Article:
Sa Maj is a man of many bowls, including this one.

However, Catorze’s buddy Sammypuss, who sent the little sod the original bowl and the back-up bowl, has very kindly offered him a third, identical one, in the extremely likely event of me smashing the back-up. And Catorze even has his friend Dexter in India scouring the local pottery market for a similar bowl, in the equally likely event of me also smashing the THIRD Sammypuss bowl. So now he has a current bowl, a new tilted bowl still in its packaging, plus half the world’s cats are also busily sourcing bowls for him.

Cat Daddy: “F***ing ridiculous.”

We all know what a cirque de merde it was the last time we changed bowls, so I certainly won’t be deploying the new one until I absolutely have to. So, for the moment, I am handling the current Sammypuss bowl very tenderly indeed, only just stopping short of lining the kitchen sink with bubble wrap before I wash it.

Anyway, Catorze is blissfully unconcerned and gives not a single hoot about his dental condition, about Bowlmageddon, about any of this. Here he is, happily gadding about outside whilst we all run ourselves ragged on his account:

Surveying his royaume (and picking out which foxes to bully first).

Les miettes sur l’assiette

Louis Catorze has been making a God-awful mess during feeding. Recently his mat and bowl have been covered in crunched-up fragments of Orijen, suggesting that the pellets are too big for him when, in actual fact, they’re smaller than those of Lily’s Kitchen and therefore should be easier to manage.

When I took him for his steroid jab I asked the vet to check his teeth, because I wanted to be sure that the little sod wasn’t having difficulty chewing. It turns out that the he has something called feline odontoclastic resorptive lesions or FORL for short, in other words absorbing a tooth back into his gums. Long story short, he will need surgery under a general anaesthetic to fix it, to the tune of £550-£675.

Cat Daddy: “He’s such a ****.”

I feel awful when I think that this may even be the reason why he lost weight, although he was showing no signs of having tooth problems. Perhaps I should have known something was wrong as he has been very clingy towards me lately, and Cat Daddy has a theory that he does this when he’s not feeling well. (Usually, as you know, he couldn’t give a shite whether I live or die.) Anyway, we have made an appointment for 10th September, and Catorze will hop aboard the Animal Bus to the TW3 branch and have the procedure there. We can’t do it any sooner because the surgery has to take place when the steroid jab is beginning to tail off but not worn down to nothing.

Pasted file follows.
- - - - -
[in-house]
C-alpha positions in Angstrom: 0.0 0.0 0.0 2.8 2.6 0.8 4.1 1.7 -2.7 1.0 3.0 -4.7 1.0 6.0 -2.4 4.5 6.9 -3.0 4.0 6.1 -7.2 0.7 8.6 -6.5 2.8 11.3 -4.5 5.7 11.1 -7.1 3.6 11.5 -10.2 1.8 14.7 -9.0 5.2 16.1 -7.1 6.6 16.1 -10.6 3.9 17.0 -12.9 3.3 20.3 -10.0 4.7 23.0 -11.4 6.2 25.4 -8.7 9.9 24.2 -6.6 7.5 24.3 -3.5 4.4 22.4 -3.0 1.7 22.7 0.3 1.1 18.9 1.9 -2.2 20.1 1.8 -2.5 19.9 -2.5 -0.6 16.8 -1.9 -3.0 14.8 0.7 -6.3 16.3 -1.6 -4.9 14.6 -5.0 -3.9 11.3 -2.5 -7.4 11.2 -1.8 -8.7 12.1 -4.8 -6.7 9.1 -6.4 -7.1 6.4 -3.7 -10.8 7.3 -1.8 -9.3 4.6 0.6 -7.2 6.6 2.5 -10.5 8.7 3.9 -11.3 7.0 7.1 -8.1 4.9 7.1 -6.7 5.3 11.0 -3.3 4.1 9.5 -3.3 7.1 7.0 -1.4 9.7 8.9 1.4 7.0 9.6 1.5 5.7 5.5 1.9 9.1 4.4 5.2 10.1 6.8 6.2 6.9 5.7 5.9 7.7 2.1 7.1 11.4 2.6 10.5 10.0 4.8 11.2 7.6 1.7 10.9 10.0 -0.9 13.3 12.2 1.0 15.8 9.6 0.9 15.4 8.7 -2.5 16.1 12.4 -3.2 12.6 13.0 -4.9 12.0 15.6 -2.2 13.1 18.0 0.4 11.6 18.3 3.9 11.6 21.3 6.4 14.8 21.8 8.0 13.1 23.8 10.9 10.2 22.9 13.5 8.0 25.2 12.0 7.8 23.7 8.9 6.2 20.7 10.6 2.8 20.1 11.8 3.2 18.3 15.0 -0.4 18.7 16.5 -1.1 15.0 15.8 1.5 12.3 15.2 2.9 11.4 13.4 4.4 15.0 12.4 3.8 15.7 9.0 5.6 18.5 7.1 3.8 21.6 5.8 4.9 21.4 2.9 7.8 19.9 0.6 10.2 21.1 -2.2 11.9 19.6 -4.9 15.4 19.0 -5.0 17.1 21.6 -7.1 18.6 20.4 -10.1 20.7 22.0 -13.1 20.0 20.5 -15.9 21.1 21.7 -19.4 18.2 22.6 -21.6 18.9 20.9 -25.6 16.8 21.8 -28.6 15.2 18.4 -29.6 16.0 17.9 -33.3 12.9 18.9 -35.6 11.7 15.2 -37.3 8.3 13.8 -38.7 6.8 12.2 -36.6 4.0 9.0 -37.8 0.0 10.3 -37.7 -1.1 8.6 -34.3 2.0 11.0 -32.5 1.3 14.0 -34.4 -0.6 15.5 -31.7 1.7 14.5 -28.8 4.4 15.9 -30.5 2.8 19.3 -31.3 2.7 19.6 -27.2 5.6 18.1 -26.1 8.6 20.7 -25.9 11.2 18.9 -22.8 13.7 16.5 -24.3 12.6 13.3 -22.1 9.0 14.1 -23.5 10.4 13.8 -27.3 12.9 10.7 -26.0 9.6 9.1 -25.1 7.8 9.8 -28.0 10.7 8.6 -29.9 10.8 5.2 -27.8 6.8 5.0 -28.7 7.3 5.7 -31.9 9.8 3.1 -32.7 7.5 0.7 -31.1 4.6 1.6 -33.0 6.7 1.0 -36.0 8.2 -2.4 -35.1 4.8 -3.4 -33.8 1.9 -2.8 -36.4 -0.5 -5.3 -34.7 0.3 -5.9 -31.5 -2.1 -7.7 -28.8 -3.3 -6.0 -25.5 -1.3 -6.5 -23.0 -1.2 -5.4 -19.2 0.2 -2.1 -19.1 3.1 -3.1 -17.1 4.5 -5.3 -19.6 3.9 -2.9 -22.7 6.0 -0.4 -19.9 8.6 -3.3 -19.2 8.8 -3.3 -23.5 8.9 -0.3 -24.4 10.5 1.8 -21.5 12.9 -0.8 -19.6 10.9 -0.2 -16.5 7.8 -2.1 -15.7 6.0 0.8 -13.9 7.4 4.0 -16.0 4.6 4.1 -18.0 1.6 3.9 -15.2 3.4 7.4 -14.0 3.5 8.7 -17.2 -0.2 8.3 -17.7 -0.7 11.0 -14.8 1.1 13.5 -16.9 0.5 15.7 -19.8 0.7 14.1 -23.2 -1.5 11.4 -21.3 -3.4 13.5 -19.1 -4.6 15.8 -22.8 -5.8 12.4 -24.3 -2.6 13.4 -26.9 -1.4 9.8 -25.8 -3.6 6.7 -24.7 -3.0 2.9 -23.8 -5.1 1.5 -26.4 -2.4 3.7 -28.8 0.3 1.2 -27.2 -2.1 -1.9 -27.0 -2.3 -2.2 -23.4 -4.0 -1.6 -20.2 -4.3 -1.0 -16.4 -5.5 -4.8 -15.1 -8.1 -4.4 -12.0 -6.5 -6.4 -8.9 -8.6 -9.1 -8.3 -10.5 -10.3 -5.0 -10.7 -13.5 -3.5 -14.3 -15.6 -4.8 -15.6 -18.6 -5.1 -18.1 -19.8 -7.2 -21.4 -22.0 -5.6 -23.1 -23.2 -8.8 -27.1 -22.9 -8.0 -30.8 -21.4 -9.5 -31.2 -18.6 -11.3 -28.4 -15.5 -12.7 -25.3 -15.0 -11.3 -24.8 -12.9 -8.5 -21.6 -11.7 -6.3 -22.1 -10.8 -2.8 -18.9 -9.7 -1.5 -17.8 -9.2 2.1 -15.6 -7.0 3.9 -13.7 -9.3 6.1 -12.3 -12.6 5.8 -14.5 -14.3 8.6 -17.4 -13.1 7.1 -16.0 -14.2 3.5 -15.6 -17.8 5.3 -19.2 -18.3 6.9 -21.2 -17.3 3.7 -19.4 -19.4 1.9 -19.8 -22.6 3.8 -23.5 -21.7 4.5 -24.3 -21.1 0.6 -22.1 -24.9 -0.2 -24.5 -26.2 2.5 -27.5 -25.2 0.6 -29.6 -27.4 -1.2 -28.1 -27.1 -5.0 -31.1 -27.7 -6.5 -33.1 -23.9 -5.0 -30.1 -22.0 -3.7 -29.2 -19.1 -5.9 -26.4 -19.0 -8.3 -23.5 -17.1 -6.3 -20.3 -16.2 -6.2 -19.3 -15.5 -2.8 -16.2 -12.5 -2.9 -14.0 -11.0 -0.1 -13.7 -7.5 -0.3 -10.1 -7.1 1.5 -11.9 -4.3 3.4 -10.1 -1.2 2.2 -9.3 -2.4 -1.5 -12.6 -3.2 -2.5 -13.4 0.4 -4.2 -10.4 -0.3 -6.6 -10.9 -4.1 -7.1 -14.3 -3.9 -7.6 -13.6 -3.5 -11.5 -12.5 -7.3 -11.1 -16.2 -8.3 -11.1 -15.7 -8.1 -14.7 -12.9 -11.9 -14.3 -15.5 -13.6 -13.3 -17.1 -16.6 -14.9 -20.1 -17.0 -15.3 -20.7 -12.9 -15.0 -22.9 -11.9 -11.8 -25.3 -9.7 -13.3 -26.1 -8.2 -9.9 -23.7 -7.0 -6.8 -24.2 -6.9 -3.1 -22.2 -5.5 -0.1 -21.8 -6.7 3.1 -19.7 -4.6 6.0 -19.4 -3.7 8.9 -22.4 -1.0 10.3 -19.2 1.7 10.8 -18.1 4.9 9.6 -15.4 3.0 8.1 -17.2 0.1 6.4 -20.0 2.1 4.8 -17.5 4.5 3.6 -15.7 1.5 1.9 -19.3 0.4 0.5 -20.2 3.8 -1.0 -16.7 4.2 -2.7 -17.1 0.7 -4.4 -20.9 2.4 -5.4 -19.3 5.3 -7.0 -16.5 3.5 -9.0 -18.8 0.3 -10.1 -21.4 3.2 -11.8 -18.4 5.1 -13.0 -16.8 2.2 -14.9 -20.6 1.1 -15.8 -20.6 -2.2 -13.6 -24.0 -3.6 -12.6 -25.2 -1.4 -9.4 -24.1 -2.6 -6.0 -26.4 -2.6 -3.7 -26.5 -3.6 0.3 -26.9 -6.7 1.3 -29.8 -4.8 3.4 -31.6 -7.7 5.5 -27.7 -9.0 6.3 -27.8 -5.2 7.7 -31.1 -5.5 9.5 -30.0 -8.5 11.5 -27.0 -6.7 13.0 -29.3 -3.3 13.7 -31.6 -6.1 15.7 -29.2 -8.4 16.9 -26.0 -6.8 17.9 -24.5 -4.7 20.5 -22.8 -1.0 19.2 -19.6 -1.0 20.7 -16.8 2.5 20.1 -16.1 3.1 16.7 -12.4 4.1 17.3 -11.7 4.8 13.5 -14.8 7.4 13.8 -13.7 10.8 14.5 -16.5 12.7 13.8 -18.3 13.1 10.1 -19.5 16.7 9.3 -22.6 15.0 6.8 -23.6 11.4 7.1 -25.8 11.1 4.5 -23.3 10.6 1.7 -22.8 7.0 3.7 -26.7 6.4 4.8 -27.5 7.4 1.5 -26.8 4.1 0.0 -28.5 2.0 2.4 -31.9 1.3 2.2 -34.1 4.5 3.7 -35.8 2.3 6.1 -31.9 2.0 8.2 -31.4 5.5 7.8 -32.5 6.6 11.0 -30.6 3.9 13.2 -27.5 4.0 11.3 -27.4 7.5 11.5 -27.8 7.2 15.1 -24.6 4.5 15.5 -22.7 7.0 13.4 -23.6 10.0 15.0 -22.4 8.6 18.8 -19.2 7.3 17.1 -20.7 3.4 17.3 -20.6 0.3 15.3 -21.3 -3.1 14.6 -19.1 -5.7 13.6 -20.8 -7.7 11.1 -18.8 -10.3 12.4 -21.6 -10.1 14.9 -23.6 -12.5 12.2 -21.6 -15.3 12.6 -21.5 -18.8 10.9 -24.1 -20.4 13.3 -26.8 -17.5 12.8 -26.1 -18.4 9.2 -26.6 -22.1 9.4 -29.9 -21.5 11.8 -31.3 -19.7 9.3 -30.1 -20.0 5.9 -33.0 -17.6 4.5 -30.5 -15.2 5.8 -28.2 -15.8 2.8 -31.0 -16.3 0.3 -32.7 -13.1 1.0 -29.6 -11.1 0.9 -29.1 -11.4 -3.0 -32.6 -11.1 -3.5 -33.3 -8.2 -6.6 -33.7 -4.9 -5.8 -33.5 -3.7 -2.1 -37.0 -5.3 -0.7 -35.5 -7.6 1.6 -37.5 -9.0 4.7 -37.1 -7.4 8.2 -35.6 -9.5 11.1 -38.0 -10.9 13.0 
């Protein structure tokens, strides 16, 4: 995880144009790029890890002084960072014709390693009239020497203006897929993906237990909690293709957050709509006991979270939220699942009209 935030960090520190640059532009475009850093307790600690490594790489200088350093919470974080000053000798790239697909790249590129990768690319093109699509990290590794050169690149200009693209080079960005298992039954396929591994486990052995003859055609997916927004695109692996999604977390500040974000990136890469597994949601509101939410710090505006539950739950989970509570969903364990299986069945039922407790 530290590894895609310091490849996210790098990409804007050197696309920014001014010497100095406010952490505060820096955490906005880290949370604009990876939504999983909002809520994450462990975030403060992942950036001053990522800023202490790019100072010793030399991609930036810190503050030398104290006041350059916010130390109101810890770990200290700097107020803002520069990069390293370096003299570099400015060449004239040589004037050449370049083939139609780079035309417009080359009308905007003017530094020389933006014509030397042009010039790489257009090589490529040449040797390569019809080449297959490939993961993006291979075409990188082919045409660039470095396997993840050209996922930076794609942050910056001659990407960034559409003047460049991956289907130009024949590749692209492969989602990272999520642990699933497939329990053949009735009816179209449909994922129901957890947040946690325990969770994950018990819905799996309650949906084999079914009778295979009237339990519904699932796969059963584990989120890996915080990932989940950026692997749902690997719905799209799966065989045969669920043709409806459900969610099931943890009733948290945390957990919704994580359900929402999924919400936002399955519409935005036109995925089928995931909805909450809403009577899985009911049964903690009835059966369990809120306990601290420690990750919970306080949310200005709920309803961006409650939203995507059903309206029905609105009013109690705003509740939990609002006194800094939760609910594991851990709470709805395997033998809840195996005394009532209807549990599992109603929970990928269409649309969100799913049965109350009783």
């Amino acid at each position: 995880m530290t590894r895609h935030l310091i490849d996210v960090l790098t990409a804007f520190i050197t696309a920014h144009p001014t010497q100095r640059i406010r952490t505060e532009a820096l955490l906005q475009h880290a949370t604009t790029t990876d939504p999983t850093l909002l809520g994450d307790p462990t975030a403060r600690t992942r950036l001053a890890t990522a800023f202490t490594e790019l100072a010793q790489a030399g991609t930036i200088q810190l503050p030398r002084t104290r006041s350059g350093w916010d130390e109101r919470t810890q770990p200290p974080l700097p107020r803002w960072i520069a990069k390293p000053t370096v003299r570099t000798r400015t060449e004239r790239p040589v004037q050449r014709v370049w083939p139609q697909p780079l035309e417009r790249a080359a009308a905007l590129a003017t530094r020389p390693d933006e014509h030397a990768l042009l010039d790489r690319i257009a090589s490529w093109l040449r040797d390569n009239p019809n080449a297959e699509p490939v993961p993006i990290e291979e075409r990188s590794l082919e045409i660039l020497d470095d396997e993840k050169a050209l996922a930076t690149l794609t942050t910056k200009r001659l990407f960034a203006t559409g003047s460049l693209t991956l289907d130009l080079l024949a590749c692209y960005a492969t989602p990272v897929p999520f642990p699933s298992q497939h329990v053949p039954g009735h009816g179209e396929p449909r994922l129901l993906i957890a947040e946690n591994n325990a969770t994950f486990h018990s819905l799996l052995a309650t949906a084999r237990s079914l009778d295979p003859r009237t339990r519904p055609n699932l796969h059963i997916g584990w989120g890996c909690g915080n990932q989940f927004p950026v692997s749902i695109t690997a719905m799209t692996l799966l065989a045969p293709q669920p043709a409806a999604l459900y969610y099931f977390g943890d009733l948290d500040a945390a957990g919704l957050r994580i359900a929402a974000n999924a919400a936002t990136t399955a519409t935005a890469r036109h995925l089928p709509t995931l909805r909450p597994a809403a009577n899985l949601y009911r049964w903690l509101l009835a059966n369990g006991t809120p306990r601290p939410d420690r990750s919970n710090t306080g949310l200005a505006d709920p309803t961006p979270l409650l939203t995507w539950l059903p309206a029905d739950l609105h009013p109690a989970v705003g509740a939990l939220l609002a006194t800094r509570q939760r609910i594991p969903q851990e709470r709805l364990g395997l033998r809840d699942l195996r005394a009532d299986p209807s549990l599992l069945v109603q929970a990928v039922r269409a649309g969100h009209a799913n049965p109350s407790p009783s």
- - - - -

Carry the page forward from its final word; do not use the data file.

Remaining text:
Meanwhile, I am dampening his Orijen with water to soften it and wondering what the heck else could possibly go wrong with him, because surely he’s now had every ailment there is? Here is some information about his freakish yet apparently common condition, if you’re interested.

Poor little sod.

La vénération des chats noirs

Today is Black Cat Appreciation Day. This celebration was, apparently, created by Wayne Morris, as a memorial for his sister June, a black cat devotee, who passed away on this day.

Morris (pictured below) wasn’t actually named after Wayne Morris, but it’s a nice coincidence, n’est-ce pas? Morris works as Head Tester at the Cool Cat Club. Obviously the notion of WORKING for a living goes completely against what cats are about but, if the job description involved eating food, I am pretty sure that most would oblige.

When Morris’s humans lost his predecessor, the magnificent Parky, Morris worked his Chat Noir magic to draw them in. He was rescued from a run-down farm at 8 weeks old, feral, frail and not used to people. After the fantastic work of the RSPCA Blackpool and his foster carer, Morris officially agreed to take on his new forever humans.

For the first few days he remained under the bed, but eventually the humans coaxed him out and he became more trusting. Initial impressions of being a timid cat turned out to be all lies, and in actual fact a more brazen little sod has never walked this earth.

Morris has a canine brother called Gizmo, and naturellement Morris quickly let him know, with a couple of gentle swipes, who was boss. The two brothers have a great relationship. The humans even wonder whether Morris thinks he’s a dog or whether he’s training Gizmo to become more cat? (The former would be cute, the latter extremely terrifying indeed.)

On one occasion Morris caught a bird and brought it not to his humans, but to Gizmo. That was his first and last kill as he now has a bell collar – a clear sign of a cat with previous – which announces his approach like Santa’s sleigh bells. Not very cool when you are supposed to be the neighbourhood kingpin, but at least the avian population can rest well in their nests at night.

One of Morris’s quirks is that he likes to sleep with his head upside down, perhaps indicating that he is part-bat or even channelling his inner Batman?

Nana-nana-nana-nana Bat Caaaaat!

He is also partial to a scrunched-up ball of tin foil (quite common) but no other ball or toy whatsoever (erm, somewhat less common). If the doorbell rings he’s the first there, perhaps wishing to add Head of Security to his job description, perhaps being Batman again, perhaps thinking he’s a dog … who knows? Anyway, it’s all fun and games until someone trips over him.

He is a wonderful cat and his humans are very lucky indeed to have been chosen by him.